If I were ever tasked with mainstreaming Filipino food into U.S. culture, there would be two foods on that campaign trail that have never failed to please crowds: chicken adobo and lumpia. Chicken adobo is the equivalent to the pot roast of the Philippines and well-worth knowing how to cook.
I’ve shared my mother’s chicken adobo recipe multiple times with friends at parties and on-air, in an old public access cooking show. That being said, I’ll share it again in this blog, because I recently made it for a last-day-of-the-semester, class potluck party. It got great reviews and just confirmed for me that it really is an easy dish to like. In addition, it is very inexpensive for college students and families. It’s easy to make big batches and also easy to freeze, if needed.
Not sure where or how this cornbread recipe came into my hands, but it is the one that please people who love cornbread and people like me who typically dislike it. Use up heavy cream after the holidays with this recipe if you like.
Hubris. It was the demise of many a Greek subject in mythology and maybe it was ours too when it came to our son eating vegetables.
When Daniel went in for his nine-month check up, we told his pediatrician, “Daniel will eat anything we put in front of him, bolognese, lamb chops, broccoli, eggplant, sweet potato, anything. We even tried broccoli rabe with him, and he ate it!”
Daniel’s doctor promptly replied, “Oh, that’ll change. Just wait until he turns one.”
We rejected the words of this harbinger of doom, our very own Cassandra. We were convinced that our son had inherited our palates. And maybe we took too much pride, too much delight, in the way he ate all of the food we cooked for him.
Like clockwork, and as if our pediatrician had cursed us,
Some say that the numerous pleats of the tall, chef’s toque hat is a nod to the gastronomic wonder of the numerous ways to cook an egg. Even after culinary school, I can neither confirm nor deny whether there are more than a 100 ways to cook an egg. Investigative reports thus far seem inconclusive. See http://www.bonappetit.com/people/chefs/article/why-are-there-100-folds-in-a-chef-s-toque.
I only know that I love a well-cooked egg. It’s beautifully packaged and complete unto itself.
The other day as I sat with a small panel of chef instructors to taste students’ final presentations of their French cuisine menus, a conversation around eggs began. We were tasting exciting dishes such as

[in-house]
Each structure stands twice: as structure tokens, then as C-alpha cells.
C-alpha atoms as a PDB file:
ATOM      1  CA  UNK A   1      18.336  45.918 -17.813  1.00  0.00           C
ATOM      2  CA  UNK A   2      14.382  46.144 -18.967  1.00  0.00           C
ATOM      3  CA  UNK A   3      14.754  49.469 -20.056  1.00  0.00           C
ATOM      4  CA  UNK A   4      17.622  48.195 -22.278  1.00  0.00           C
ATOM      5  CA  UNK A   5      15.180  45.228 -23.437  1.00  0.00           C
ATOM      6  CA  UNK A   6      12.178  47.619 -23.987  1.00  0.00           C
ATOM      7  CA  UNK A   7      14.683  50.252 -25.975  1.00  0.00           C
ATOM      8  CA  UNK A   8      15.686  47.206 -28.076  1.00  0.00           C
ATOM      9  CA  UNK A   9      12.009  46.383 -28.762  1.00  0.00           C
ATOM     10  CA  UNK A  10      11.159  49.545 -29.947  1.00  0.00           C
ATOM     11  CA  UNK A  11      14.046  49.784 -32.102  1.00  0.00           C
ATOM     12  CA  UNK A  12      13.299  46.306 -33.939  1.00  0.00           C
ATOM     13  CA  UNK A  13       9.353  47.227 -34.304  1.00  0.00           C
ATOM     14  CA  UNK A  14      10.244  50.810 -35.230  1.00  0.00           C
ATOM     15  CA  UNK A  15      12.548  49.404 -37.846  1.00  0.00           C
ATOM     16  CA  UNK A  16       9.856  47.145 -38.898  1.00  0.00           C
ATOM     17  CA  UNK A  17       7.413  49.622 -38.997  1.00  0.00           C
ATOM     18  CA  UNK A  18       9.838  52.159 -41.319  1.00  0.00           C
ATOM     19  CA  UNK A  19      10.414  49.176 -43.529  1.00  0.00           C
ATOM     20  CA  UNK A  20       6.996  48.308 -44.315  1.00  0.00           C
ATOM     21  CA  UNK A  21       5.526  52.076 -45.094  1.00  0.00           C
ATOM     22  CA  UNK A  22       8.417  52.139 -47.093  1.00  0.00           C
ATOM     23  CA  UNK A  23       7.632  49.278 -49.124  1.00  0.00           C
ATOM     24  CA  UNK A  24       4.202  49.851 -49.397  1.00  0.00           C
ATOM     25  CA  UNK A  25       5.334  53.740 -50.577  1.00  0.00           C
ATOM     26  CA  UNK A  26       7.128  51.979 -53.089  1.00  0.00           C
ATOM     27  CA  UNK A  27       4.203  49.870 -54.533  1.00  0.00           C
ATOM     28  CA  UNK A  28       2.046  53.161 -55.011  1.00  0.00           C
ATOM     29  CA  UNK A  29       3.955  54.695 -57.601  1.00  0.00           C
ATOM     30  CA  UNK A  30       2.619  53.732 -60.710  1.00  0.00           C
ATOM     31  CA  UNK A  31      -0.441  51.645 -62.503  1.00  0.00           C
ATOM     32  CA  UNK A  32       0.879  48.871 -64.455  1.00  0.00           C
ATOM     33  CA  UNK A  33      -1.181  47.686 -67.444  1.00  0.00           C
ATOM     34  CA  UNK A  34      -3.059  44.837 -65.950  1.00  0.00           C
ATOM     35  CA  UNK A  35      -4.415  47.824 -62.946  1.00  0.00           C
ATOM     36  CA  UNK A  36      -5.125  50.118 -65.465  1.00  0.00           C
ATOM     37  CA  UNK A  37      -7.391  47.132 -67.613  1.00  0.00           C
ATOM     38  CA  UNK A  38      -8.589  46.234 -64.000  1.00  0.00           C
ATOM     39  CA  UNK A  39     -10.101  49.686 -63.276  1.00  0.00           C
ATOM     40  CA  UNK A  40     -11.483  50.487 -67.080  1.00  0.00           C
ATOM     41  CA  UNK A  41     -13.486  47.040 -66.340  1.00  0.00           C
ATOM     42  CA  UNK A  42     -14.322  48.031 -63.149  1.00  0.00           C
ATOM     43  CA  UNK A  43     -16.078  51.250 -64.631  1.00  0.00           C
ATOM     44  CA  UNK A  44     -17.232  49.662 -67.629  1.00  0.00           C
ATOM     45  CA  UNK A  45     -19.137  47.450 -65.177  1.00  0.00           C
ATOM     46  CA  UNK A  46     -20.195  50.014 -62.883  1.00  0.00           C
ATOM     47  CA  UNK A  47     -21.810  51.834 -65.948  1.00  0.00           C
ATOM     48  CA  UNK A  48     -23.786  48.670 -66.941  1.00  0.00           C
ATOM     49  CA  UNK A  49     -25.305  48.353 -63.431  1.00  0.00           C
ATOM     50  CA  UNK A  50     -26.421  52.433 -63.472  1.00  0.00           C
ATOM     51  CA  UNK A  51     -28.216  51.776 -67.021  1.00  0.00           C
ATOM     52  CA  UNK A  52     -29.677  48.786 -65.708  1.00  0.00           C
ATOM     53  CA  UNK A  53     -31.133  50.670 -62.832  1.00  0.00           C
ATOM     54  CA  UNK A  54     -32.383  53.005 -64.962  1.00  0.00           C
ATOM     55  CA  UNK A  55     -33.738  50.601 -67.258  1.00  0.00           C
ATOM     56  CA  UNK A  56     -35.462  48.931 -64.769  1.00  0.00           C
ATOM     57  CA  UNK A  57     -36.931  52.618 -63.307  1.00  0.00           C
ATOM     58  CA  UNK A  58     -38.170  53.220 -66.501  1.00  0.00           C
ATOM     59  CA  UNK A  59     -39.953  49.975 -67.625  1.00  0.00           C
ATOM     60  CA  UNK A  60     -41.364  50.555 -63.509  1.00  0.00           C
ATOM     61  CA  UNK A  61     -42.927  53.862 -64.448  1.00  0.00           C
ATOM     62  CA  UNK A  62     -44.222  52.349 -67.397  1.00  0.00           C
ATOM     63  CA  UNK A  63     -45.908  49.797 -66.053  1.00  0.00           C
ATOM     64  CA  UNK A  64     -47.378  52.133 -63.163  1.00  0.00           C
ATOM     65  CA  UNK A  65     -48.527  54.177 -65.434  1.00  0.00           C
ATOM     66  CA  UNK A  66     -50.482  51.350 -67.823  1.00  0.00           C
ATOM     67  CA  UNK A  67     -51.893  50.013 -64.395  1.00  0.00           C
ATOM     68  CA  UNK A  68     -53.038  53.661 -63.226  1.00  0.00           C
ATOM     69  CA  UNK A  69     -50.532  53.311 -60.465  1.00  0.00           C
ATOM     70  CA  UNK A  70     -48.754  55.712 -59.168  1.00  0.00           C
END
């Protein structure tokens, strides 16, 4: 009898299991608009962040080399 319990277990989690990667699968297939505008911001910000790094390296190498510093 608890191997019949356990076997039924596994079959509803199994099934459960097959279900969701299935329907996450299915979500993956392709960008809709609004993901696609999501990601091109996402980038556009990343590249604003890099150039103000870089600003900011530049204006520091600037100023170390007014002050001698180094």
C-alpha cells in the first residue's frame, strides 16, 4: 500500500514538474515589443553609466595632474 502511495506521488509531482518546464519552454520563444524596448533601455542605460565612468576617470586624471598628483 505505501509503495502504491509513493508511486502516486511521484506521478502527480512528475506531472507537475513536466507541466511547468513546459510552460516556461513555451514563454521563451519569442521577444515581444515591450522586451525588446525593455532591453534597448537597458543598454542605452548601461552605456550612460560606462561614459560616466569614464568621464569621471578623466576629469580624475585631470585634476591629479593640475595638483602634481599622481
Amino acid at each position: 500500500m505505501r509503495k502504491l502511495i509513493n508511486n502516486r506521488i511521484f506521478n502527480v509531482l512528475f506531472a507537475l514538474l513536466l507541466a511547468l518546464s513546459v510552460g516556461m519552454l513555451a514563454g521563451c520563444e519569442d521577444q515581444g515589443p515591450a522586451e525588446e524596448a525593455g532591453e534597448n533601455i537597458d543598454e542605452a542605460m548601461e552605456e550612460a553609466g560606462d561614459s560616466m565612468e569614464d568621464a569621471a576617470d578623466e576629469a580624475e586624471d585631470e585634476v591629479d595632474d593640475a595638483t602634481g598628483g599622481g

Disclaimer: I have no medical background and claim no knowledge of medicine. The name of the recipe below is “Immune Boosting Tea” but neither I nor anyone mentioned in this article make any medical claims about the tea made from the recipe provided.
Brrr…cough, cough. Sun? Not always. Freezing rain, maybe. Snow in spring, almost a fifty-fifty chance in Wisconsin.
This year, students of mine fell ill in droves, and so did I. A student came to me to ask if I could help her, because she was experiencing chills and rising heat. She had heard of a time when I brewed a pot of tea full of spices, including garlic, ginger, and cinnamon to help a Product Identification class overcome a wave of sickness. In Healing Spices, Bharat Aggarwal, PhD, writes about the thousands of studies done by the National Institutes of Health. According to Aggarwal, a small study in England and Russia found a correlation between garlic and cold prevention. Ginger may help to manage the nausea of flu.
I had my student peel the ginger in the recipe with the tip of a spoon facing downward toward the ginger root, because it’s safer. I worked at slicing the scallions. The interesting thing about this immune boosting tea
Sweets and The Arrival of Superman
Superheroes do things for us that seem beyond our reach in the moment. They have clarity of purpose and often a power that we secretly wish for in ourselves.
Daniel’s daycare instructor, Ms. Dee (abbreviated here), recently told me that distinguishing whether you are a boy or a girl is a developmental milestone, one that our two-year old son, Daniel, hasn’t quite caught on to yet.
He distinguishes males and females as “dadas” and “mamas.” Daniel has never given much thought to his peers and his identity within groups, because he is an only child; and talking about gender isn’t a big topic in our household.
When Ms. Dee asked him,